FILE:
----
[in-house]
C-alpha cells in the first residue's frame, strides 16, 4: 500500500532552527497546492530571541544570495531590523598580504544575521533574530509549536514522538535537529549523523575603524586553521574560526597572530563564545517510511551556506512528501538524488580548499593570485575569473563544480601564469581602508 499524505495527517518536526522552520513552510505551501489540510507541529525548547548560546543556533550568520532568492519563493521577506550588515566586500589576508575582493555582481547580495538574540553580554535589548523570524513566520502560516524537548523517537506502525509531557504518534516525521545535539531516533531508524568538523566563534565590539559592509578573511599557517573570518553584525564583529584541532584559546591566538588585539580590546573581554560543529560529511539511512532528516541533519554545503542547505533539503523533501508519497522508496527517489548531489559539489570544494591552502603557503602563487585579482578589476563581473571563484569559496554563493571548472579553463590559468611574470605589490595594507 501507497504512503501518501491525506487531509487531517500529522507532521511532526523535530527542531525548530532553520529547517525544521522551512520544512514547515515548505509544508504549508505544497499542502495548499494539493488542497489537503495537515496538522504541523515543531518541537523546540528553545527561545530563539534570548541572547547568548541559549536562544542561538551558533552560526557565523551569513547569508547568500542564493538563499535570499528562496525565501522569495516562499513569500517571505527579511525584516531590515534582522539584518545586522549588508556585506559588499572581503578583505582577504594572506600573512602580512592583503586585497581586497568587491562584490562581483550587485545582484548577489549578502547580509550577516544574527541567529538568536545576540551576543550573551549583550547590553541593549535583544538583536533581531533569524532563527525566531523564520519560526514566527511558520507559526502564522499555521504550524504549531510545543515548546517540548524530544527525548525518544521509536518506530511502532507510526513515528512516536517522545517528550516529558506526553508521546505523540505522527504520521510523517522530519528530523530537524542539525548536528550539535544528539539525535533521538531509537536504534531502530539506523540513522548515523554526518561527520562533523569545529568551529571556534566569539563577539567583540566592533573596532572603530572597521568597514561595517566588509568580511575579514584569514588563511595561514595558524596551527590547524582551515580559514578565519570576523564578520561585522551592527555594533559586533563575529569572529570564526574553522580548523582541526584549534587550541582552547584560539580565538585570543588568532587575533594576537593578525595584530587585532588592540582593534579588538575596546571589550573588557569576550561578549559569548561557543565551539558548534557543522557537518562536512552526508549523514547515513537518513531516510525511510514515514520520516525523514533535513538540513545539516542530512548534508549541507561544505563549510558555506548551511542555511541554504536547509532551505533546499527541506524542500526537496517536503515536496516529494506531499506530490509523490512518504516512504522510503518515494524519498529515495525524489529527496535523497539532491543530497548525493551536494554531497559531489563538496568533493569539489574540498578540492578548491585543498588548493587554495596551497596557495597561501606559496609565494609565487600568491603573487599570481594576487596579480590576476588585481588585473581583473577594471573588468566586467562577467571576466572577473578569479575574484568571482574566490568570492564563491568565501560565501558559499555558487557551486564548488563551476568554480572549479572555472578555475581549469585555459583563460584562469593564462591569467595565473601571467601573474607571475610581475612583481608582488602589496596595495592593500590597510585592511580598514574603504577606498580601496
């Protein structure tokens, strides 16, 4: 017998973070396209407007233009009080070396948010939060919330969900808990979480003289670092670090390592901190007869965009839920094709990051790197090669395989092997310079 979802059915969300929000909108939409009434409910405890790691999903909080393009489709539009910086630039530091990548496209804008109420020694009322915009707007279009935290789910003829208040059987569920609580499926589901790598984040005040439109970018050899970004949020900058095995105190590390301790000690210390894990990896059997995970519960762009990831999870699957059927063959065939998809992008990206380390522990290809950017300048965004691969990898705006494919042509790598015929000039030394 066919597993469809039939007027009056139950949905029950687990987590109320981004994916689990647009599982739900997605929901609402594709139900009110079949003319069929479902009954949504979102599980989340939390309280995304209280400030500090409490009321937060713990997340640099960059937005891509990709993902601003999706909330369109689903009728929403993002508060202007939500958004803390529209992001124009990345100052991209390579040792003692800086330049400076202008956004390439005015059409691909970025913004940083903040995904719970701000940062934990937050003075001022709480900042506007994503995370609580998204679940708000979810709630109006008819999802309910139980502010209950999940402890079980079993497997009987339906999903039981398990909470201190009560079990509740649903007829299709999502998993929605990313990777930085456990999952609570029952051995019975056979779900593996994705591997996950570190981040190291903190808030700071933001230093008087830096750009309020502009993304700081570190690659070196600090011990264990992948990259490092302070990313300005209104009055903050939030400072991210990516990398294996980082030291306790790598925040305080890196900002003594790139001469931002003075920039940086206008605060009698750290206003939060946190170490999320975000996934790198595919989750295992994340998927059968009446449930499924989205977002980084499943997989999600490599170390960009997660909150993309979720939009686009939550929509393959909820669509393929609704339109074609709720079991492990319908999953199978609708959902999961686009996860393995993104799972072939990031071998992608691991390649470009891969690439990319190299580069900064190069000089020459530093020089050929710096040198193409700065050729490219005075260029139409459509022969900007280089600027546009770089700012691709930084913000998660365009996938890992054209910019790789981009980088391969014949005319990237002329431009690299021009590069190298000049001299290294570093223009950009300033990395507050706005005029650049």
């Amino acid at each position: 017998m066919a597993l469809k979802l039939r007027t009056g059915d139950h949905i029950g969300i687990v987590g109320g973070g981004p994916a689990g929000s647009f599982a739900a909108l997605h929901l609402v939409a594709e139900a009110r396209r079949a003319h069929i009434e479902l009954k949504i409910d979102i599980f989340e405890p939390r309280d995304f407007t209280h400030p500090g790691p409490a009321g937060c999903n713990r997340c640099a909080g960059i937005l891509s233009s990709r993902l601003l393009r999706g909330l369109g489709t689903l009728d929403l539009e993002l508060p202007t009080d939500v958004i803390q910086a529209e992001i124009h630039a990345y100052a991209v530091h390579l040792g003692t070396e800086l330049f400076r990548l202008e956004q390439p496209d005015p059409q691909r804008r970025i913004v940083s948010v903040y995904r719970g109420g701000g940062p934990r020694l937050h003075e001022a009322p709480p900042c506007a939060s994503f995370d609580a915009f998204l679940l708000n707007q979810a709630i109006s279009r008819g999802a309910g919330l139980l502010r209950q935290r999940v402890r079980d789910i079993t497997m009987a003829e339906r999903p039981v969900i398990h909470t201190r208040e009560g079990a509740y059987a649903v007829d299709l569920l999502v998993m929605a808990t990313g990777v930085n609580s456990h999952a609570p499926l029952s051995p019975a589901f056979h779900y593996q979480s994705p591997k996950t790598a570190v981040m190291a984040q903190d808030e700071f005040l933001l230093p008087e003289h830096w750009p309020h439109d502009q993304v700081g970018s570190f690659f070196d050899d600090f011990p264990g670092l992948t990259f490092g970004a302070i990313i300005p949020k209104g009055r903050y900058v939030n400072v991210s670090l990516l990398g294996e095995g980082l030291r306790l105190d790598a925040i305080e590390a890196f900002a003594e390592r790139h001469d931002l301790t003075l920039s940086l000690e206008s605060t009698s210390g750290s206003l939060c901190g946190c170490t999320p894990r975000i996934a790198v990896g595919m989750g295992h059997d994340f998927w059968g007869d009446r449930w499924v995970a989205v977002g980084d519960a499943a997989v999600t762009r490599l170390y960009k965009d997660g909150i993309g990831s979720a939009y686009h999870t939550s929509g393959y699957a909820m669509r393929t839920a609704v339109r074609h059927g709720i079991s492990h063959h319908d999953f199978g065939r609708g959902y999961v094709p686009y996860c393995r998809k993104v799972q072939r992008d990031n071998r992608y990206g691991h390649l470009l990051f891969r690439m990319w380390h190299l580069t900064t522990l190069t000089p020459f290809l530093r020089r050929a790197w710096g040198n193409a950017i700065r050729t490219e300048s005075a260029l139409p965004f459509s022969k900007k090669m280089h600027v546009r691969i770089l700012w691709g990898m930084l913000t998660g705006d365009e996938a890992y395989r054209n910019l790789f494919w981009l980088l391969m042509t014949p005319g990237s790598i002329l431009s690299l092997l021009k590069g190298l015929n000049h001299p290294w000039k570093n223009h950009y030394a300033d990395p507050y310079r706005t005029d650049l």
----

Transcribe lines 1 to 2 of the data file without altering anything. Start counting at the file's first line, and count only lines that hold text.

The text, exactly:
[in-house]
C-alpha cells in the first residue's frame, strides 16, 4: 500500500532552527497546492530571541544570495531590523598580504544575521533574530509549536514522538535537529549523523575603524586553521574560526597572530563564545517510511551556506512528501538524488580548499593570485575569473563544480601564469581602508 499524505495527517518536526522552520513552510505551501489540510507541529525548547548560546543556533550568520532568492519563493521577506550588515566586500589576508575582493555582481547580495538574540553580554535589548523570524513566520502560516524537548523517537506502525509531557504518534516525521545535539531516533531508524568538523566563534565590539559592509578573511599557517573570518553584525564583529584541532584559546591566538588585539580590546573581554560543529560529511539511512532528516541533519554545503542547505533539503523533501508519497522508496527517489548531489559539489570544494591552502603557503602563487585579482578589476563581473571563484569559496554563493571548472579553463590559468611574470605589490595594507 501507497504512503501518501491525506487531509487531517500529522507532521511532526523535530527542531525548530532553520529547517525544521522551512520544512514547515515548505509544508504549508505544497499542502495548499494539493488542497489537503495537515496538522504541523515543531518541537523546540528553545527561545530563539534570548541572547547568548541559549536562544542561538551558533552560526557565523551569513547569508547568500542564493538563499535570499528562496525565501522569495516562499513569500517571505527579511525584516531590515534582522539584518545586522549588508556585506559588499572581503578583505582577504594572506600573512602580512592583503586585497581586497568587491562584490562581483550587485545582484548577489549578502547580509550577516544574527541567529538568536545576540551576543550573551549583550547590553541593549535583544538583536533581531533569524532563527525566531523564520519560526514566527511558520507559526502564522499555521504550524504549531510545543515548546517540548524530544527525548525518544521509536518506530511502532507510526513515528512516536517522545517528550516529558506526553508521546505523540505522527504520521510523517522530519528530523530537524542539525548536528550539535544528539539525535533521538531509537536504534531502530539506523540513522548515523554526518561527520562533523569545529568551529571556534566569539563577539567583540566592533573596532572603530572597521568597514561595517566588509568580511575579514584569514588563511595561514595558524596551527590547524582551515580559514578565519570576523564578520561585522551592527555594533559586533563575529569572529570564526574553522580548523582541526584549534587550541582552547584560539580565538585570543588568532587575533594576537593578525595584530587585532588592540582593534579588538575596546571589550573588557569576550561578549559569548561557543565551539558548534557543522557537518562536512552526508549523514547515513537518513531516510525511510514515514520520516525523514533535513538540513545539516542530512548534508549541507561544505563549510558555506548551511542555511541554504536547509532551505533546499527541506524542500526537496517536503515536496516529494506531499506530490509523490512518504516512504522510503518515494524519498529515495525524489529527496535523497539532491543530497548525493551536494554531497559531489563538496568533493569539489574540498578540492578548491585543498588548493587554495596551497596557495597561501606559496609565494609565487600568491603573487599570481594576487596579480590576476588585481588585473581583473577594471573588468566586467562577467571576466572577473578569479575574484568571482574566490568570492564563491568565501560565501558559499555558487557551486564548488563551476568554480572549479572555472578555475581549469585555459583563460584562469593564462591569467595565473601571467601573474607571475610581475612583481608582488602589496596595495592593500590597510585592511580598514574603504577606498580601496